With Election Day around the corner, nasty campaign tactics are being to deployed by both political parties to see who can tip the balance in what has shaped up to be an uncomfortably tight race. Already, voters in the battleground states of Florida, Virginia, Ohio and Iowa have complained about receiving phone calls and phony letters misinforming them about when, where and how to vote. DVDs popped up in Floridians' mailboxes featuring an anti-Obama conspiracy movie claiming that President Barack Obama's real father was a communist. In Virginia, a man working to register voters for the Republican Party was charged of destroying voter registration forms. All of these tactics call into question the health of our democratic process. None of them, sadly, are new.
But it's not just presidential elections that are tainted with tricks. It also happens on the local level. Consider one of the dirtiest and most visible campaigns of the last decade -- the 2002 mayoral race in Newark between longtime-incumbent Sharpe James, who was running for a fifth term, and then-newcomer Cory Booker.
Booker, a fresh-faced Yale-educated lawyer, son of civil rights activists and a first-time city council member entered the race with high ideals and ideas about how to change one of the most poverty-stricken and crime-ridden cities in America. Instead, he got a taste of Newark's old-machine politics at its best.
James' camp proved that they would do whatever it takes to hold on to power: They removed Booker signs with city-owned equipment or simply blanked them out, they barred Booker from canvassing at a public housing project, they raided and cited code violations for businesses displaying Booker signs, they demoted city employees that didn't support James, they formed a sting operation to catch Booker's chief of staff in a prostitution ring at a strip bar though the bar's owner said Mayor James himself had frequented the club.
They also maligned Booker, questioning his sexuality, his political intentions, and his religious affiliations. James, an African American who grew up poor in the streets of Newark, accused Booker of being a carpetbagger funded by Republicans and backed by Jewish groups. He also challenged Booker's race, suggesting Booker wasn't black enough.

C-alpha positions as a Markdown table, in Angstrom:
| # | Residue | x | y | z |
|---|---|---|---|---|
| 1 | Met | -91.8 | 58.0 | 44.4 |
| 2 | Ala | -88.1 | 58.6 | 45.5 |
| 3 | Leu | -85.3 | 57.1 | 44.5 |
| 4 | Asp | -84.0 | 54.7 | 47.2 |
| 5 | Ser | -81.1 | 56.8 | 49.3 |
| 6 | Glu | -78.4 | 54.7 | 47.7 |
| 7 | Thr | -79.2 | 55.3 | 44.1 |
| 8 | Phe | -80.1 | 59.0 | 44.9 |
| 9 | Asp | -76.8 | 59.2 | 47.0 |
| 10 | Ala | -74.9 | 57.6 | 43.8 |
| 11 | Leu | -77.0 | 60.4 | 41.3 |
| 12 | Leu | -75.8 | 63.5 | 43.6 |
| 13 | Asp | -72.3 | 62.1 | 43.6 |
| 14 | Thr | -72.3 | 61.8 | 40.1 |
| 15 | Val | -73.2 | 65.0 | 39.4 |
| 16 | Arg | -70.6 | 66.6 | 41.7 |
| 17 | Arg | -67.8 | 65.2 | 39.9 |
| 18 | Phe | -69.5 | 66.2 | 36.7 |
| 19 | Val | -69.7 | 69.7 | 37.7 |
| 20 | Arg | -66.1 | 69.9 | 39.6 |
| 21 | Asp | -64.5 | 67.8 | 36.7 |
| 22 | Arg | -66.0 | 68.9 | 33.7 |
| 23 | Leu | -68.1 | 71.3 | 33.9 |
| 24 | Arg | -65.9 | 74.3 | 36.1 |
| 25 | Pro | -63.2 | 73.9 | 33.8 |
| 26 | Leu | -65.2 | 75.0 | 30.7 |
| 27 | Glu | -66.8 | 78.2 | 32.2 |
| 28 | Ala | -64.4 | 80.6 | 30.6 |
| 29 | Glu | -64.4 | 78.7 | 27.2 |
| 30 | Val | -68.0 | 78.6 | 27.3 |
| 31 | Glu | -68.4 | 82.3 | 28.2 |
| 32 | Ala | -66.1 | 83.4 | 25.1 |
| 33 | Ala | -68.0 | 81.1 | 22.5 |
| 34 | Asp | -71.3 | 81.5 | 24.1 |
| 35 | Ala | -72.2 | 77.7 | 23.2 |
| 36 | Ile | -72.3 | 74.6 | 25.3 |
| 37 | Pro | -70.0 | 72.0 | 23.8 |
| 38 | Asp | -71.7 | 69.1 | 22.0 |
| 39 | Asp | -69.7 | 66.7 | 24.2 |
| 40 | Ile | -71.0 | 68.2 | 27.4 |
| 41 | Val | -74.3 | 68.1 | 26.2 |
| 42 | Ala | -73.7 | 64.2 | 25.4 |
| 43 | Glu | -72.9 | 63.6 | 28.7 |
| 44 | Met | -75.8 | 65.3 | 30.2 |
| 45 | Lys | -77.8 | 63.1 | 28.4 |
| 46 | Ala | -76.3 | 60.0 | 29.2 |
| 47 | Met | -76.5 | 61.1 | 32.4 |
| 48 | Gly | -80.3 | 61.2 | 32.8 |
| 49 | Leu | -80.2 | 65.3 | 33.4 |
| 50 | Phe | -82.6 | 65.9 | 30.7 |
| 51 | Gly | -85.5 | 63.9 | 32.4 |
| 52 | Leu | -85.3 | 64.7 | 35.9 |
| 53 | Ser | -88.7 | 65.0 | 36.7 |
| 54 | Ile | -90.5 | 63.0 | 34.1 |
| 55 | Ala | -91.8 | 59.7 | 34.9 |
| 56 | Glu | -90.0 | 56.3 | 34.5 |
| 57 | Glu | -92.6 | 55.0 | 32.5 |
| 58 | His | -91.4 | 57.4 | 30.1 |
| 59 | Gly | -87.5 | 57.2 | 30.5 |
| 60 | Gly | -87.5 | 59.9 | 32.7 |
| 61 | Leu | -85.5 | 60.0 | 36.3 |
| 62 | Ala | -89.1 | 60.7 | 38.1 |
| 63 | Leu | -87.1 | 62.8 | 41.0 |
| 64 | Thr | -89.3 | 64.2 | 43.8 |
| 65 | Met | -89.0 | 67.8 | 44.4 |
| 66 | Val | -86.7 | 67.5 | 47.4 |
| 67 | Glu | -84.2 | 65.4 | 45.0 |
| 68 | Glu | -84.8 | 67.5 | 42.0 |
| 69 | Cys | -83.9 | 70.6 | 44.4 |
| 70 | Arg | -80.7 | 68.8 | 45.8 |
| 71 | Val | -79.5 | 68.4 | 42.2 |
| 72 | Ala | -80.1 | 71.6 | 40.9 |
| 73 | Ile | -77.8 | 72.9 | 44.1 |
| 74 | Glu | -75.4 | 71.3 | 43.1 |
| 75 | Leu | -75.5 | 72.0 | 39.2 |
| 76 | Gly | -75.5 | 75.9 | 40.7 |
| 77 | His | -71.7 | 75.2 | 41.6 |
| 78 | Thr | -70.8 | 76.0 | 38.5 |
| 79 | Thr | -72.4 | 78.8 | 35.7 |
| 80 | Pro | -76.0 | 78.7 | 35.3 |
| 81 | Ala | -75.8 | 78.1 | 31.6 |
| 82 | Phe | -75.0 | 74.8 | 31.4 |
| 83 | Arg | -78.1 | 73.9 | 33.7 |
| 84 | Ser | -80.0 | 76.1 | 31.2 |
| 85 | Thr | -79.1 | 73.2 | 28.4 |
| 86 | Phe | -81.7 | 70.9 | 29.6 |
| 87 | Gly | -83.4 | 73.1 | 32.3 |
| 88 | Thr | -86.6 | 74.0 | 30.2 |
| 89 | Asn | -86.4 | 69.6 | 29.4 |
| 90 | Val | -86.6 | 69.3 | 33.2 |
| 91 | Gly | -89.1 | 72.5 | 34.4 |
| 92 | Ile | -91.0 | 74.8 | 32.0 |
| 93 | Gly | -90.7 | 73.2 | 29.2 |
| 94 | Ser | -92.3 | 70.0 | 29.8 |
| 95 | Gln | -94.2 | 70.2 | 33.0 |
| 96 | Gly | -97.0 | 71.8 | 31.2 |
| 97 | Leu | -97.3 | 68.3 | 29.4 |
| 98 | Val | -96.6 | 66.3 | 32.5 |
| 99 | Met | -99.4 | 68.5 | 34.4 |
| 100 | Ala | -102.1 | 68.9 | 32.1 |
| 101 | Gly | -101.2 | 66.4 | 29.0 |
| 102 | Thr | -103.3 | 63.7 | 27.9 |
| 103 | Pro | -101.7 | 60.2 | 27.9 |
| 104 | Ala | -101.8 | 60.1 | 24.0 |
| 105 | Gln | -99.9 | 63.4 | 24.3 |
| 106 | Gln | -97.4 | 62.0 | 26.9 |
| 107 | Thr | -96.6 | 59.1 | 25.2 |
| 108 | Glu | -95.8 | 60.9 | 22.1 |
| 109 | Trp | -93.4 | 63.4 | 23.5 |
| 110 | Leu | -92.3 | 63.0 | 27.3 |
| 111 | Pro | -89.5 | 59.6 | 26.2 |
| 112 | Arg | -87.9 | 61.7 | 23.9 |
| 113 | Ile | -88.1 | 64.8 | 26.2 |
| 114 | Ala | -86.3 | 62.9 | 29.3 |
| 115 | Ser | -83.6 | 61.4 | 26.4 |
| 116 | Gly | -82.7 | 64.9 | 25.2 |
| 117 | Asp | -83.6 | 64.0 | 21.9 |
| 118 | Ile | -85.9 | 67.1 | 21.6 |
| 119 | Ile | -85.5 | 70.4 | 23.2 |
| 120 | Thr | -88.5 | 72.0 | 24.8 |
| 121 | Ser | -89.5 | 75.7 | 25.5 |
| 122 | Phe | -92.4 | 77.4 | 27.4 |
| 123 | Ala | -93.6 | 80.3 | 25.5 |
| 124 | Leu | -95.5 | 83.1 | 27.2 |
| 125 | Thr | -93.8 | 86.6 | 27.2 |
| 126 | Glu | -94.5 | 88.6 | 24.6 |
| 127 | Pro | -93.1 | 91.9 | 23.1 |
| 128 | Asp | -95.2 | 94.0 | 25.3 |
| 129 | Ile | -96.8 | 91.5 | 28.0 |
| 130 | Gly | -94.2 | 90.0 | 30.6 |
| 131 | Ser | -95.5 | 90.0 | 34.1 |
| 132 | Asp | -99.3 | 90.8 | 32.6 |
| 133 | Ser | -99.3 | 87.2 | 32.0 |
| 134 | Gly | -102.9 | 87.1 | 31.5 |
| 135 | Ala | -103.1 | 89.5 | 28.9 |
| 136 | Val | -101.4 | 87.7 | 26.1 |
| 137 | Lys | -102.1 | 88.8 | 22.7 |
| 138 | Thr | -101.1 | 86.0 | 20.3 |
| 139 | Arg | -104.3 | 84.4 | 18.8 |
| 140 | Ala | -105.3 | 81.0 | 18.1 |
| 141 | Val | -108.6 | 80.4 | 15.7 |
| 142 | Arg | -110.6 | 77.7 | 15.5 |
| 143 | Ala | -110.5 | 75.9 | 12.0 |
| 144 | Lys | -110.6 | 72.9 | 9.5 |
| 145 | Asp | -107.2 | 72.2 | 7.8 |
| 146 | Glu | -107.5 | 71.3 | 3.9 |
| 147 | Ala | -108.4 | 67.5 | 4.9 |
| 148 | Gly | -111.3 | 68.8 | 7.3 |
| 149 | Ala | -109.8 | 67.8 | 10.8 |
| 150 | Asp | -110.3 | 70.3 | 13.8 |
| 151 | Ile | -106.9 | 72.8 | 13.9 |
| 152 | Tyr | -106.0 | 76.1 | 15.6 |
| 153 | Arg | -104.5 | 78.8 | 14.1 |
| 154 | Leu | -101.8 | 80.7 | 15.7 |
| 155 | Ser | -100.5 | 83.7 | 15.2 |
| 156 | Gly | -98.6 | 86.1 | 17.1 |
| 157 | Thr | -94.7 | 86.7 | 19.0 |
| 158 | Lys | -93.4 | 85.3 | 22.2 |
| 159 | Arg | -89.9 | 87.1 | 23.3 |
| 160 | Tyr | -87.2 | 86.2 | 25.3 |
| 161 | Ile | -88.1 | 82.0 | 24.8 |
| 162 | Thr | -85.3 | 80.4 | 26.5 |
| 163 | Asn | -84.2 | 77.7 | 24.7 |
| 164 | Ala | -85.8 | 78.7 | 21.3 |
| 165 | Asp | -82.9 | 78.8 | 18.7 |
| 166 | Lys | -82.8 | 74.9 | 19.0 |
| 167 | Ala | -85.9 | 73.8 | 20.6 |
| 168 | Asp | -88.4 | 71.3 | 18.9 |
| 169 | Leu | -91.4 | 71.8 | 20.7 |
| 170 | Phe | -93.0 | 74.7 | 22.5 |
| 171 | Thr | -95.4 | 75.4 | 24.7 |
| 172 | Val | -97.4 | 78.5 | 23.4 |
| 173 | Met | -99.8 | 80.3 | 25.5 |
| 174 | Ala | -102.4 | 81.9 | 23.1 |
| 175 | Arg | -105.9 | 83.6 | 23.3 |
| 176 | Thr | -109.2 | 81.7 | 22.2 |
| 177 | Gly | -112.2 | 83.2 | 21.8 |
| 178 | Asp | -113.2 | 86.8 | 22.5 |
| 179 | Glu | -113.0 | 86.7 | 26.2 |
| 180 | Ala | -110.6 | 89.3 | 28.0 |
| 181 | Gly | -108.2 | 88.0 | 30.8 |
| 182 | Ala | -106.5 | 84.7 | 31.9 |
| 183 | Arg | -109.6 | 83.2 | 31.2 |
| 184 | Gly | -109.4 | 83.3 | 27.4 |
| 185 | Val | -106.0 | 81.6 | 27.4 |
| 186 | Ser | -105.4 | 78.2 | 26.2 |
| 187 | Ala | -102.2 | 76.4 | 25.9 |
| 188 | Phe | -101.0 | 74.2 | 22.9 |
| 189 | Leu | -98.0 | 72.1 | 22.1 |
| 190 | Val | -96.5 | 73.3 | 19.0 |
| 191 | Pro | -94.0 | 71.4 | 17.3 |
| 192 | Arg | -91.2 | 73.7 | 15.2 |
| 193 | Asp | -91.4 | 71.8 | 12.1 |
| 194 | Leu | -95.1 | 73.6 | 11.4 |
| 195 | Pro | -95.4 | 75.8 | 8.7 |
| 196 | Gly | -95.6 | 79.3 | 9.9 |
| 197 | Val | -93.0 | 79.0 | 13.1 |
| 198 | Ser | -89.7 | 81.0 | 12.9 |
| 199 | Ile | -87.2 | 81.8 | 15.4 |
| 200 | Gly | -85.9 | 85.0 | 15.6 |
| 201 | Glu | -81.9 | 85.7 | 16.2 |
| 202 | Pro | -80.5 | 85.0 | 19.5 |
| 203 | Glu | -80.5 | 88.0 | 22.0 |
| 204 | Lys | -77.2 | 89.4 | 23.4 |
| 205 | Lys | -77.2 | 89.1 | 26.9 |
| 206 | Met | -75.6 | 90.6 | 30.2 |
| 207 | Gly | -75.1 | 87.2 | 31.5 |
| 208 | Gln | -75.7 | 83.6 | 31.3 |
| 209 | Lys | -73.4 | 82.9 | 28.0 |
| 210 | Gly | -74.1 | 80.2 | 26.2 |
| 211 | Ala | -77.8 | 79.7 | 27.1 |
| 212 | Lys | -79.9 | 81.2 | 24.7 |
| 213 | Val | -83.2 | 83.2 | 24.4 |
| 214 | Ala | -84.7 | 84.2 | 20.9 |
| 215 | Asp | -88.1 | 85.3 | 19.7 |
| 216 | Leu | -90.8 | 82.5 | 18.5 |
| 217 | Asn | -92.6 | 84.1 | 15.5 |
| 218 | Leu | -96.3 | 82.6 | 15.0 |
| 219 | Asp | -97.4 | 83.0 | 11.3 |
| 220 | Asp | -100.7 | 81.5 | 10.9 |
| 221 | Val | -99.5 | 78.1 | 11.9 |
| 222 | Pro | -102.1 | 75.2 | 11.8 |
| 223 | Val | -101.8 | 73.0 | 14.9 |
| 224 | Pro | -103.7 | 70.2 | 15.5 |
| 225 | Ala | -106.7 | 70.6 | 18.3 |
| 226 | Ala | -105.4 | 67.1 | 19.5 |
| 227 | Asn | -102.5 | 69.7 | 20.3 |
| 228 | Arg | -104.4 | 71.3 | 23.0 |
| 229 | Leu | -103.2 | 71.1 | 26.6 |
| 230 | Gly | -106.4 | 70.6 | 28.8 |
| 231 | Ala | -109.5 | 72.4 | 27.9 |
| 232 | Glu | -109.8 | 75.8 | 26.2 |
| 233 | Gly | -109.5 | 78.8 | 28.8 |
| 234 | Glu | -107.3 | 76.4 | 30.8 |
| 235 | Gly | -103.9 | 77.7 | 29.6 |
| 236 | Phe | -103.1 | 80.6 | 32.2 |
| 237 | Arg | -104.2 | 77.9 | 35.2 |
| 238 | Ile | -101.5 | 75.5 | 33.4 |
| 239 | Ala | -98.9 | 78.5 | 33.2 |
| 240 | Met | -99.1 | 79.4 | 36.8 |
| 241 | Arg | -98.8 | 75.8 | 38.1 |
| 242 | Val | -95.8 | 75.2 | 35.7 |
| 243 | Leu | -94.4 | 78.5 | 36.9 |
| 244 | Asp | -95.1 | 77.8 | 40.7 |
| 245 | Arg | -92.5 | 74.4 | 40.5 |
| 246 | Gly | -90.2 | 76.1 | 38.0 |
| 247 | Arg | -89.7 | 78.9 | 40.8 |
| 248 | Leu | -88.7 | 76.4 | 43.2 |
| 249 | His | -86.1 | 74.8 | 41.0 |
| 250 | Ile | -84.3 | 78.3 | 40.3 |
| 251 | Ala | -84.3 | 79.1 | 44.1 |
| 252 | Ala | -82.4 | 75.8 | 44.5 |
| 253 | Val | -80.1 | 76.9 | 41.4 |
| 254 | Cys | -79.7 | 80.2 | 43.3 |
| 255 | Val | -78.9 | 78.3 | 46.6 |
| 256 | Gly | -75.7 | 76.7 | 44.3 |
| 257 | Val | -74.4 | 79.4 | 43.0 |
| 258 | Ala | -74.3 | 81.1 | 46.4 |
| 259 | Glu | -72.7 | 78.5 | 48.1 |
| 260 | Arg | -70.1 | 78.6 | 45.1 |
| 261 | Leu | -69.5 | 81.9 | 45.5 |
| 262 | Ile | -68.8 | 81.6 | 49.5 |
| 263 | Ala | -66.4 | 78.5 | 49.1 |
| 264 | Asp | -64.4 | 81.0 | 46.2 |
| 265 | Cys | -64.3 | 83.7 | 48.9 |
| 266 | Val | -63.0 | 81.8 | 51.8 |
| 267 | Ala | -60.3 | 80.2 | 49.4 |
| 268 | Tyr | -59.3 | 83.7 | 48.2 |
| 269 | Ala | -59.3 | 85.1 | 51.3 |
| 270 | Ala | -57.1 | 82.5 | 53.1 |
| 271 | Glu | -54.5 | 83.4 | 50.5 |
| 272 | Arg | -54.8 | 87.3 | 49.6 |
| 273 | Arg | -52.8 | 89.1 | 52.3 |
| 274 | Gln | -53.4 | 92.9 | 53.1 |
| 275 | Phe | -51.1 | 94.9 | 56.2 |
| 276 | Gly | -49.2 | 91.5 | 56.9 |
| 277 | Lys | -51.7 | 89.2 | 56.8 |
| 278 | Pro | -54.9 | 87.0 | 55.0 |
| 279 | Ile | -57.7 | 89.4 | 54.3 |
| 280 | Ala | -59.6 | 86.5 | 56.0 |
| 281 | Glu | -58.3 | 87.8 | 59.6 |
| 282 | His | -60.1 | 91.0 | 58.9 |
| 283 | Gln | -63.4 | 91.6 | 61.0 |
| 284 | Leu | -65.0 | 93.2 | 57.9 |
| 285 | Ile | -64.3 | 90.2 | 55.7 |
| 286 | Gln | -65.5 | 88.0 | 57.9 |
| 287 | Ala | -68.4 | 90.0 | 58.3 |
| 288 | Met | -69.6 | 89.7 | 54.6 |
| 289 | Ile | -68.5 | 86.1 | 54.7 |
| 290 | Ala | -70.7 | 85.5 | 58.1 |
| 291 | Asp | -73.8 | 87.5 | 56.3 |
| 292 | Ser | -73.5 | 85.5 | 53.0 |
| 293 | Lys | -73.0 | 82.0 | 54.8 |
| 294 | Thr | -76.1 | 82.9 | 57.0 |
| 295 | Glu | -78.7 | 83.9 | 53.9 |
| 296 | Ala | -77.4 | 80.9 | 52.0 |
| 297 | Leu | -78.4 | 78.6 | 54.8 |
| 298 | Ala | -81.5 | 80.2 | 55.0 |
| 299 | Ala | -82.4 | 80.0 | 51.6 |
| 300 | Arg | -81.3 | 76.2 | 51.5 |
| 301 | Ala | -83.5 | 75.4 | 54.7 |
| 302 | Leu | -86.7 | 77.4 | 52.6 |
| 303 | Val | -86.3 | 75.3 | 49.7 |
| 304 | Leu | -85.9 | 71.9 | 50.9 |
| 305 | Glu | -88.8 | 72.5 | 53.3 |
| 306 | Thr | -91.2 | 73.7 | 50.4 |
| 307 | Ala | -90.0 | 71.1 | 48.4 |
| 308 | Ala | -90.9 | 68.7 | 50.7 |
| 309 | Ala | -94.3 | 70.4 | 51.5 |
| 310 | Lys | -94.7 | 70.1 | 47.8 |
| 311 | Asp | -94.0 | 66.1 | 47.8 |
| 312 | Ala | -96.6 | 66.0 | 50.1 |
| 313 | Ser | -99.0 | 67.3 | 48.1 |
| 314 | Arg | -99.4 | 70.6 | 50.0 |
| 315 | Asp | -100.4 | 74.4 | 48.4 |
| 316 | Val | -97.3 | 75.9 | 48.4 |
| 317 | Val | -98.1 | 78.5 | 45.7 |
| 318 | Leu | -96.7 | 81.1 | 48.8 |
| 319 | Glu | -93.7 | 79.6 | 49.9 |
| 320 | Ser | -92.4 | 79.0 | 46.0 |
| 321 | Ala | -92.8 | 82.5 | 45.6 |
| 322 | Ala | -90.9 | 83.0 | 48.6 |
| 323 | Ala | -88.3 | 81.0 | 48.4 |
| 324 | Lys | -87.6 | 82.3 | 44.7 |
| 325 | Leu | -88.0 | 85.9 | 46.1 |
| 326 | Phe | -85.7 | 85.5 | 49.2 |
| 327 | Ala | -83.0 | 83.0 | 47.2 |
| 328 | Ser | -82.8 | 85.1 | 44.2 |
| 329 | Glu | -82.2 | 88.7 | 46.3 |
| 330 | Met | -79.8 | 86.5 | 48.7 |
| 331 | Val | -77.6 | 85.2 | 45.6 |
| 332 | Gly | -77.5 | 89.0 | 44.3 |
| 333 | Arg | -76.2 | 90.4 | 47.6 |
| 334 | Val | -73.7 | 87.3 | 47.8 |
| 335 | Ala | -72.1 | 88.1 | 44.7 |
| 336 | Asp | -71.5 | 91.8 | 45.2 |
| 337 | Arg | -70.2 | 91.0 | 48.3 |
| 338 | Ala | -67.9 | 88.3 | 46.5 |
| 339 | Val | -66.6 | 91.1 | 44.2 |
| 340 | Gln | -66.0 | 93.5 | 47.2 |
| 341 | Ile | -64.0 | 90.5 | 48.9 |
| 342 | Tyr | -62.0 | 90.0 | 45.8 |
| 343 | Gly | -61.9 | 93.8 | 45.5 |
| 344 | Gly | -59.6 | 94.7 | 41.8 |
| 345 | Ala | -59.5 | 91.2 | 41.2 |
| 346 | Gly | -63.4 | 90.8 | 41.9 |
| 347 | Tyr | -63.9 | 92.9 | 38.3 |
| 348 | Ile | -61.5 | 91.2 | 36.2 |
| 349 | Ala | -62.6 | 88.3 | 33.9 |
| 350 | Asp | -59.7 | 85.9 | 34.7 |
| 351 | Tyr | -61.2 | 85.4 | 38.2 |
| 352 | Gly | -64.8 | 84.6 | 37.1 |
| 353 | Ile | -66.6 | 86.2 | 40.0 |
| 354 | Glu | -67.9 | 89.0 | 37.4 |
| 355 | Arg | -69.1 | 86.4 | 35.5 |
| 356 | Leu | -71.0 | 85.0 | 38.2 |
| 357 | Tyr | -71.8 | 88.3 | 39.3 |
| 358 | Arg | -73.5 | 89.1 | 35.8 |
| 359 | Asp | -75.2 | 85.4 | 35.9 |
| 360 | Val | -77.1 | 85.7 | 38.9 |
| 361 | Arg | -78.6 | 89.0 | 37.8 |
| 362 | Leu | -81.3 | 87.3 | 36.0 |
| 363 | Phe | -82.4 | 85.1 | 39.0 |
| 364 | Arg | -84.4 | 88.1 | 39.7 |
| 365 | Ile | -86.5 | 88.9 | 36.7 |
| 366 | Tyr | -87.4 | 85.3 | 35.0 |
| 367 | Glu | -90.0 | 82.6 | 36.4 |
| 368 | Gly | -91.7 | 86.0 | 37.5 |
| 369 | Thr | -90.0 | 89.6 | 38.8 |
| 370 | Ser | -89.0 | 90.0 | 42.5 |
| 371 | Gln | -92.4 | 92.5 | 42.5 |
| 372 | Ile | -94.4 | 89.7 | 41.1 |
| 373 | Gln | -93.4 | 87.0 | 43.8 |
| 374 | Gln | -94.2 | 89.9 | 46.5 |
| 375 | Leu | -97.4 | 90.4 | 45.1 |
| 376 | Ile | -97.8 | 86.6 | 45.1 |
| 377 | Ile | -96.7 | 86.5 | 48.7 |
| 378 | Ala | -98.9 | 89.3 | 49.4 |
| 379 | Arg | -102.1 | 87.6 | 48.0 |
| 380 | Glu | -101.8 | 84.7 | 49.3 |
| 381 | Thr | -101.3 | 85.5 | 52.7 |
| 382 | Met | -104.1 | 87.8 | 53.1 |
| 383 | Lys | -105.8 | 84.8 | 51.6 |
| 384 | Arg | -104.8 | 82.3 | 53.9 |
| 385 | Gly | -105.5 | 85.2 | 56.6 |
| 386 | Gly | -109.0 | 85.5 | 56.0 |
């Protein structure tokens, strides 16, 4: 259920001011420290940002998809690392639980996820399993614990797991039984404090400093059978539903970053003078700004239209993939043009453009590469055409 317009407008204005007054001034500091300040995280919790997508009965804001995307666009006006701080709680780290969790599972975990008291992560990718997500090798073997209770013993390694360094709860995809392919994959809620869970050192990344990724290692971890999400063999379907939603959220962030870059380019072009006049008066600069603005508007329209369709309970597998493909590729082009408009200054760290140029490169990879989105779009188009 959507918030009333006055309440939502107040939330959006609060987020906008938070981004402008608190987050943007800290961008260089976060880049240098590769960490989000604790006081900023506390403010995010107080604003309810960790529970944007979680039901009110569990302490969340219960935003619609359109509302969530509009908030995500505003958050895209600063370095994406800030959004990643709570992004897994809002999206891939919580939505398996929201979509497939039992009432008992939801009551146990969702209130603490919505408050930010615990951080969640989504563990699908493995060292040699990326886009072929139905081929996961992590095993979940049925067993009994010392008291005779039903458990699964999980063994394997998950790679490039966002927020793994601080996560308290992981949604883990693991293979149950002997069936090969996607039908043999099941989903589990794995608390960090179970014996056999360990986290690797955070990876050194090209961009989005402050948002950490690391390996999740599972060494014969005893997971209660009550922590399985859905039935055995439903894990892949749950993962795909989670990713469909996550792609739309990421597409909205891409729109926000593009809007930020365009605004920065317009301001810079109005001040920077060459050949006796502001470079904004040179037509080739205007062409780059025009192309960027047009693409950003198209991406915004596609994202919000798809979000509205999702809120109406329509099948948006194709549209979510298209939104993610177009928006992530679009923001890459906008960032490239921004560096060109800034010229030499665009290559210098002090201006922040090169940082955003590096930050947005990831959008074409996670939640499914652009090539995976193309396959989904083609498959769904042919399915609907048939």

"You have to learn to be African American. And we don't have time to train you all night," he once said about Booker.
This racial dynamic and battle for black leadership was part of what drew filmmaker Marshall Curry to document the mayoral race in the appropriately-titled film Street Fight.
He wanted to explore the generational divide between black civil rights era politicians and new guard, like Obama and Booker.
Curry's intention was to give both James and Booker fair representation until he himself became a target of James' intimidation campaign; James' security guys forcibly tried to stop him from filming at a public political rally. They even broke his camera. Fortunately, Curry was able to keep the camera rolling and captured it all on tape.
"I didn't have a sense of what I was getting into when I started making the film," says Curry, who admitted to feeling apprehensive of James' strong-arm tactics. The experience made him think twice about the election process. "It doesn't work exactly how it was intended by the Framers of the Constitution," said Curry in a POV interview.
James won the election that year by a thin margin. But he decided not to run for a sixth term. Shortly after he left the mayoralty, he was convicted of five counts of fraud by a federal jury and sentenced to 27 months in prison. Booker, on the other hand, won the 2006 mayoral race against Ronald Rice. Many believe he has presidential ambitions.
But the focus now is on the election between President Obama and Republican presidential candidate Mitt Romney. The bare-knuckles battle depicted in the documentary film Street Fight reminds us of how ugly it can get.
Street Fight airs this Sunday at 8 p.m. ET on America ReFramed, a new documentary series on public television's World Channel.
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